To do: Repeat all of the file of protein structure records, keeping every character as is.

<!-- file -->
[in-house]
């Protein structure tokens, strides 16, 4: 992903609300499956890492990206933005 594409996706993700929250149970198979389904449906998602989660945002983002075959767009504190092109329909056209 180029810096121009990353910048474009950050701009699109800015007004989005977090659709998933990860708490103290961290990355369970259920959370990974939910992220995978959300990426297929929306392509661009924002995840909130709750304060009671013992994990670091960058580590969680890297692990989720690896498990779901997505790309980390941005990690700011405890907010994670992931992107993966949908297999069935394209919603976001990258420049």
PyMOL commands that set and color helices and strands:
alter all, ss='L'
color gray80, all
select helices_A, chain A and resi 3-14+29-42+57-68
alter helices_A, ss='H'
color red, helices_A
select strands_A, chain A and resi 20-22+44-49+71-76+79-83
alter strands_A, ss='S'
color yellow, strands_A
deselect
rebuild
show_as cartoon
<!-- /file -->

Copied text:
[in-house]
């Protein structure tokens, strides 16, 4: 992903609300499956890492990206933005 594409996706993700929250149970198979389904449906998602989660945002983002075959767009504190092109329909056209 180029810096121009990353910048474009950050701009699109800015007004989005977090659709998933990860708490103290961290990355369970259920959370990974939910992220995978959300990426297929929306392509661009924002995840909130709750304060009671013992994990670091960058580590969680890297692990989720690896498990779901997505790309980390941005990690700011405890907010994670992931992107993966949908297999069935394209919603976001990258420049």
PyMOL commands that set and color helices and strands:
alter all, ss='L'
color gray80, all
select helices_A, chain A and resi 3-14+29-42+57-68
alter helices_A, ss='H'
color red, helices_A
select strands_A, chain A and resi 20-22+44-49+71-76+79-83
alter strands_A, ss='S'
color yellow, strands_A
deselect
rebuild
show_as cartoon